One bright morning Geraldine arrived, a little overheated from the long tram ride in, and dressed, as she often was, in a confection of black drapery. Jesuit Publications had mirrored pillars downstairs. You could check yourself from every angle. Geraldine checked herself. I heard the shriek from upstairs. Thought she'd fallen. Maybe a missile had been thrown into the front door (we'd had some odd incidents).

A string of expletives followed. Eureka Street's Jon Greenaway rushed to pick Geraldine up. Was she all right? No, was he blind? She most certainly was not all right. 'I've come all the way to work, in the tram, in my black petticoat. I forgot to put on my skirt. Everyone in the tram will have seen me. They must think I'm demented.'

Jon bowed and offered to lock the front door. Then, as sharp-witted as Geraldine (they sparred often, and riotously) he offered to strip, so she would have a partner in discomfort. I think Geraldine snarled, but perhaps she was so overcome by an amalgam of shame and hysterics that her face kept distorting into different masks.

The entire staff gathered — not in sympathy (this was family after all) but in unalloyed hilarity. Someone remarked that in these Madonna (Guccione) days no one would have noticed anyway. Geraldine was not to be consoled by the dictates of (decadent?) popular culture. Her son Ben was rung and told, in Mother Superior tones, that he would bring the black skirt to Jesuit Publications. On the tram. Now! I think Ben demurred, as any self-respecting teenager might. (Carry mum's skirt? On the tram? Over his shoulder, or what?)

The rest of the day is lost in laughter. None of us remembers how Geraldine got home, or in what state. But we remember that day even better than we remember the day we won a small fortune betting (jointly) on Saintly in the Melbourne Cup.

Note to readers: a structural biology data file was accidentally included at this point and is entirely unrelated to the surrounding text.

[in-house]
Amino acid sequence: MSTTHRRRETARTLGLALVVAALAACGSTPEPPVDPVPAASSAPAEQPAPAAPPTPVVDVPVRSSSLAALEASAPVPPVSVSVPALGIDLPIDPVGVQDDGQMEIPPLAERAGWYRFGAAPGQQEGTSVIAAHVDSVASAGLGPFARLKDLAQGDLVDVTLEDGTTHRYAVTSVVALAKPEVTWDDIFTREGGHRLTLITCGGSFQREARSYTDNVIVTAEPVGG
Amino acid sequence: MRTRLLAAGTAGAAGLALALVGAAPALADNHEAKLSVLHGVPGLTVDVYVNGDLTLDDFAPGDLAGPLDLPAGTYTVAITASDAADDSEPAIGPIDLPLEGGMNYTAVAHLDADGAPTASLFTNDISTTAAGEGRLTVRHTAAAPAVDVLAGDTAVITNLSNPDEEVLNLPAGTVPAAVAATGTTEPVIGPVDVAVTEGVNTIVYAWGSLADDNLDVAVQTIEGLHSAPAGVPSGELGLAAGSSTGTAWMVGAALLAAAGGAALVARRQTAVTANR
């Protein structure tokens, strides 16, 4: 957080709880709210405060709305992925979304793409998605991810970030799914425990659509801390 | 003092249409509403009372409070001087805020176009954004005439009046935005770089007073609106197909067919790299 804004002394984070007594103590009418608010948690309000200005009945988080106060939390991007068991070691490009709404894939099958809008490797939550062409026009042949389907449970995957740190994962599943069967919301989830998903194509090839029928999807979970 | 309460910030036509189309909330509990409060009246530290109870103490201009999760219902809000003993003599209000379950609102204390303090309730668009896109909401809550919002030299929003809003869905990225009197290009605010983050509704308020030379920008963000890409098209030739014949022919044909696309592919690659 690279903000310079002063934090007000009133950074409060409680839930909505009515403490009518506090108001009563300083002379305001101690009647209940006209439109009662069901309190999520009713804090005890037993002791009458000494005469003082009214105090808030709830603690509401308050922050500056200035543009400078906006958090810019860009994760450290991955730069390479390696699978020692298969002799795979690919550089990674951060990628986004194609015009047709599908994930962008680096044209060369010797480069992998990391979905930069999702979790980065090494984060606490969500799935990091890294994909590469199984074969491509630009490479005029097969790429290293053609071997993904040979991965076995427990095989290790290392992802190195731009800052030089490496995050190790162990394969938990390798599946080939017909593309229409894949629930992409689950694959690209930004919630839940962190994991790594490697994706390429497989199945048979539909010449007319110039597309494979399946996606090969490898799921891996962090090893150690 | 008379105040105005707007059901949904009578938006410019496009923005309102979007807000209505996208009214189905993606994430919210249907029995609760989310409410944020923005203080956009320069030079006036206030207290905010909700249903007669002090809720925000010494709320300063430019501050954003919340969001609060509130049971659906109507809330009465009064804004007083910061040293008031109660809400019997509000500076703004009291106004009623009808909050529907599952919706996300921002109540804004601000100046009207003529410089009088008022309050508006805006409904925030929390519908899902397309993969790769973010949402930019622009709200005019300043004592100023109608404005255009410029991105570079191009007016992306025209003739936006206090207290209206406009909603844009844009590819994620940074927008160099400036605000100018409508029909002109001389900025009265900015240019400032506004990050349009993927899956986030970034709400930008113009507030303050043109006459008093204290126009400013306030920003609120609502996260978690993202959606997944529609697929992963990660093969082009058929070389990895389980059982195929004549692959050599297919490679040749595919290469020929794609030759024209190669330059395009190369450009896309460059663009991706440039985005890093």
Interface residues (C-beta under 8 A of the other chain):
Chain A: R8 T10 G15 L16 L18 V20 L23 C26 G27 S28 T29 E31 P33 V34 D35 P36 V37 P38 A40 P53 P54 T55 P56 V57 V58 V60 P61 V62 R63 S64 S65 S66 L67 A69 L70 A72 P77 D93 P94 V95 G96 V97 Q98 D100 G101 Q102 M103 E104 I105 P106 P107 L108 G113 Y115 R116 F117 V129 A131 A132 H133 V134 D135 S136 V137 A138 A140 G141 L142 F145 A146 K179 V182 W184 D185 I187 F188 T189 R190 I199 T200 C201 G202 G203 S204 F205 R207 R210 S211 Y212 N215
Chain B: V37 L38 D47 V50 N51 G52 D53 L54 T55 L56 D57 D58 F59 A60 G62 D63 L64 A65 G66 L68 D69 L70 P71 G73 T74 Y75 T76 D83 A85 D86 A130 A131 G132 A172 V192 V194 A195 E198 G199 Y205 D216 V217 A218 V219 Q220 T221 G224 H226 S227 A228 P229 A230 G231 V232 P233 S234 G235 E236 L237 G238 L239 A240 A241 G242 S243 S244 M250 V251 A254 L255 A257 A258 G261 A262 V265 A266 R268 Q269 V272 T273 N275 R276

Forgive us, Geraldine, for not taking your embarrassment seriously. But we knew a lady when we saw one, and she didn't need a skirt. And we loved her exactly as she was — human, mercurial, vibrantly alive — and great of heart.

Morag FraserMorag Fraser AM was editor of Eureka Street from 1991 until 2003. She now chairs the board of Australian Book Review.

Topic tags: Morag Fraser, Eureka Street, Geraldine Battersby



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Existing comments

Thank you, Morag. The second last line in particular had me laughing out loud. My own time with Geraldine at Jesuit Communications was only brief, but I do remember her wonderful phone manner. Particularly the patience she had when dealing with some of our more difficult callers, and the explosion of frustration whenever she hung up the phone afterwards, like a dam being released. I also remember hearing her on the phone counselling people who had placed unsuccessful adverts in the Australian Catholics Meeting Place column. She had a great heart, particularly for people who were despondent.

Michael McVeigh | 14 May 2014  

Geraldine, Momentous wit and a big heart. Just saying her name is moment of grandeur. Nice words Morag, Jon Greenaway

Jon Greenaway | 18 January 2015